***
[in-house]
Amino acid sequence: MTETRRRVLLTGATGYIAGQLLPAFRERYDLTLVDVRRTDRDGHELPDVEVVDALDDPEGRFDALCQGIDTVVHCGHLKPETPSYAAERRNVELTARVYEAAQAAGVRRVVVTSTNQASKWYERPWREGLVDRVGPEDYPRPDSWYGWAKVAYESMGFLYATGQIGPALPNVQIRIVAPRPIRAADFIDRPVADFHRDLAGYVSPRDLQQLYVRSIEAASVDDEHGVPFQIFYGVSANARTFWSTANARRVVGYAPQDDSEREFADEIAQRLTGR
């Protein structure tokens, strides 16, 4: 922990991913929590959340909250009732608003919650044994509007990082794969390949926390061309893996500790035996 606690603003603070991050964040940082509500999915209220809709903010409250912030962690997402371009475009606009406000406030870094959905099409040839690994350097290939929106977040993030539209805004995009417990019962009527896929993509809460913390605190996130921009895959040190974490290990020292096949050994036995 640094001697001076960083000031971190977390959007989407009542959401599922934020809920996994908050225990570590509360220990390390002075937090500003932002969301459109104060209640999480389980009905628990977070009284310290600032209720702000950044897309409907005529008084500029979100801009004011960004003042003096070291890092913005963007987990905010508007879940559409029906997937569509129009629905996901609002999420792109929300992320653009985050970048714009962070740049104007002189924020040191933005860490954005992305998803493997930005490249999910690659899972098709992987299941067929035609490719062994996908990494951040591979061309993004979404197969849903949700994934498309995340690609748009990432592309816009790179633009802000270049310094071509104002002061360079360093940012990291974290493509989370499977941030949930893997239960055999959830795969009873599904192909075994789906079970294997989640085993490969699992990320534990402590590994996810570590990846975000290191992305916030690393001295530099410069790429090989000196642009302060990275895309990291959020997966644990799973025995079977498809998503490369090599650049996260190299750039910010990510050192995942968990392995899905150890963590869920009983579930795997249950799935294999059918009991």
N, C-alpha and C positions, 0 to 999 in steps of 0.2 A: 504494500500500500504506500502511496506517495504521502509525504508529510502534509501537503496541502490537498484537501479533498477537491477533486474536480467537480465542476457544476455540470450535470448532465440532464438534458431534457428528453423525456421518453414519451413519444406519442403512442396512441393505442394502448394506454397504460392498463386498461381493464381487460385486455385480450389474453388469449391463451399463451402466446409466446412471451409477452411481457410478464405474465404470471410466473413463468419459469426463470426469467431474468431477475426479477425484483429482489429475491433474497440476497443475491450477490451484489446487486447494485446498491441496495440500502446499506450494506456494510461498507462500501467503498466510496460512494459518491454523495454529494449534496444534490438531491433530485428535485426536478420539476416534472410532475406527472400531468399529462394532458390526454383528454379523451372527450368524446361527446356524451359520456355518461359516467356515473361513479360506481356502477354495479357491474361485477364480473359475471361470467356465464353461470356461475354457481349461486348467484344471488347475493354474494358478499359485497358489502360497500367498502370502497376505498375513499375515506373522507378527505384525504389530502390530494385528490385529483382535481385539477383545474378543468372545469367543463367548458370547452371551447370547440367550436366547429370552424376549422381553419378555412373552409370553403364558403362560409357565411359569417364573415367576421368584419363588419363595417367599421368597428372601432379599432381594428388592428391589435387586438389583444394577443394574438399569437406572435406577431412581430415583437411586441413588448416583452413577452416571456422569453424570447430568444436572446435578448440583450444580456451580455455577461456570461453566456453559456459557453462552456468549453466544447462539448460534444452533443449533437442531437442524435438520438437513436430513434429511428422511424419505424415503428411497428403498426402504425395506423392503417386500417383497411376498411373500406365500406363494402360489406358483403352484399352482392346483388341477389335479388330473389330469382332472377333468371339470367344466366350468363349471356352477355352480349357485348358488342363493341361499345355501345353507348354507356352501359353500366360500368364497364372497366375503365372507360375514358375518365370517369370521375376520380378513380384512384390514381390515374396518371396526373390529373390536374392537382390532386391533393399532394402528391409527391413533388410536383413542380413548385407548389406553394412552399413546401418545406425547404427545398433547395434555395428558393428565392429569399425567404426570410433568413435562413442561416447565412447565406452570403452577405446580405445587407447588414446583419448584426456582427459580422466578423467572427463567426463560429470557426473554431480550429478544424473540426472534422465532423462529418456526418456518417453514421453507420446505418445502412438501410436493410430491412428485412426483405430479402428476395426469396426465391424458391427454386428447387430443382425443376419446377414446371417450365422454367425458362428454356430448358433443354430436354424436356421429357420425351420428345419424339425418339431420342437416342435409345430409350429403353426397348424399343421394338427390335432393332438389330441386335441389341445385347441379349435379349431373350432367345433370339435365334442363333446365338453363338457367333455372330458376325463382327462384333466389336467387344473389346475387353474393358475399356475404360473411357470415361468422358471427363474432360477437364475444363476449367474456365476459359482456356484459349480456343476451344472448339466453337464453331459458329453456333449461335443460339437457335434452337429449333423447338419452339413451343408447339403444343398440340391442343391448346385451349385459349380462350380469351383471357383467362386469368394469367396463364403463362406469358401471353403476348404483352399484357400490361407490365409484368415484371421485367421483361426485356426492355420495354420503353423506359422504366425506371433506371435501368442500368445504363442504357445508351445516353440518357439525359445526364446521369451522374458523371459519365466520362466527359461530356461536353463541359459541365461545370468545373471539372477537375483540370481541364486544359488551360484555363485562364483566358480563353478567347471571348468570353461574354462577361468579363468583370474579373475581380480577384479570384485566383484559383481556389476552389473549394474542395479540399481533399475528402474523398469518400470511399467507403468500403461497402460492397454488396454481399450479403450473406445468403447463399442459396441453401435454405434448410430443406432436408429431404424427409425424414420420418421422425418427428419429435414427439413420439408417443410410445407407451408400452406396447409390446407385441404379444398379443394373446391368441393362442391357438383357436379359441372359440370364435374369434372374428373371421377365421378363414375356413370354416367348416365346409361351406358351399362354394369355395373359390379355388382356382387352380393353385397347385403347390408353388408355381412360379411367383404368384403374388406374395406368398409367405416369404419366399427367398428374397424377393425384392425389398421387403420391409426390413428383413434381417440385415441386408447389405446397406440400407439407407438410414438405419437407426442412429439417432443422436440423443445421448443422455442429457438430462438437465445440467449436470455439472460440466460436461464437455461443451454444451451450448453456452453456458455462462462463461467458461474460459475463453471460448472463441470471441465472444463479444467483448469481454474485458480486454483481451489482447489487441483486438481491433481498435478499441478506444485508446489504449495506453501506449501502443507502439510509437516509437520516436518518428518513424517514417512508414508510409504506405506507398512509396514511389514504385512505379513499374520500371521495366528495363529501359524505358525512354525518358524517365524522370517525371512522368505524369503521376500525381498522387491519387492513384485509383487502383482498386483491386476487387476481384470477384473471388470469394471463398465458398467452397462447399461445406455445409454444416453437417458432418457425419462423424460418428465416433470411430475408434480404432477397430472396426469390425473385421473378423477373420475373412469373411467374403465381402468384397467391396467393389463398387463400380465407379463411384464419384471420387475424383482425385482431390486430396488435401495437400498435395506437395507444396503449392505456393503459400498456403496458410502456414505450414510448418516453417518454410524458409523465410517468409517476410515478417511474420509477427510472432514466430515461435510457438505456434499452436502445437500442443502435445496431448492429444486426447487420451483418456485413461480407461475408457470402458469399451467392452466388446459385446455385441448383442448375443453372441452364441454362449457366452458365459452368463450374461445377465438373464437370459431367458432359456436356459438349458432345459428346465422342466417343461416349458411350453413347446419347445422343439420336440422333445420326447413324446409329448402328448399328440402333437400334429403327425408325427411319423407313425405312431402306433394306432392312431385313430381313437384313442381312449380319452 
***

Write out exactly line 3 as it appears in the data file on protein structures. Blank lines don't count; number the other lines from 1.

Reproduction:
């Protein structure tokens, strides 16, 4: 922990991913929590959340909250009732608003919650044994509007990082794969390949926390061309893996500790035996 606690603003603070991050964040940082509500999915209220809709903010409250912030962690997402371009475009606009406000406030870094959905099409040839690994350097290939929106977040993030539209805004995009417990019962009527896929993509809460913390605190996130921009895959040190974490290990020292096949050994036995 640094001697001076960083000031971190977390959007989407009542959401599922934020809920996994908050225990570590509360220990390390002075937090500003932002969301459109104060209640999480389980009905628990977070009284310290600032209720702000950044897309409907005529008084500029979100801009004011960004003042003096070291890092913005963007987990905010508007879940559409029906997937569509129009629905996901609002999420792109929300992320653009985050970048714009962070740049104007002189924020040191933005860490954005992305998803493997930005490249999910690659899972098709992987299941067929035609490719062994996908990494951040591979061309993004979404197969849903949700994934498309995340690609748009990432592309816009790179633009802000270049310094071509104002002061360079360093940012990291974290493509989370499977941030949930893997239960055999959830795969009873599904192909075994789906079970294997989640085993490969699992990320534990402590590994996810570590990846975000290191992305916030690393001295530099410069790429090989000196642009302060990275895309990291959020997966644990799973025995079977498809998503490369090599650049996260190299750039910010990510050192995942968990392995899905150890963590869920009983579930795997249950799935294999059918009991």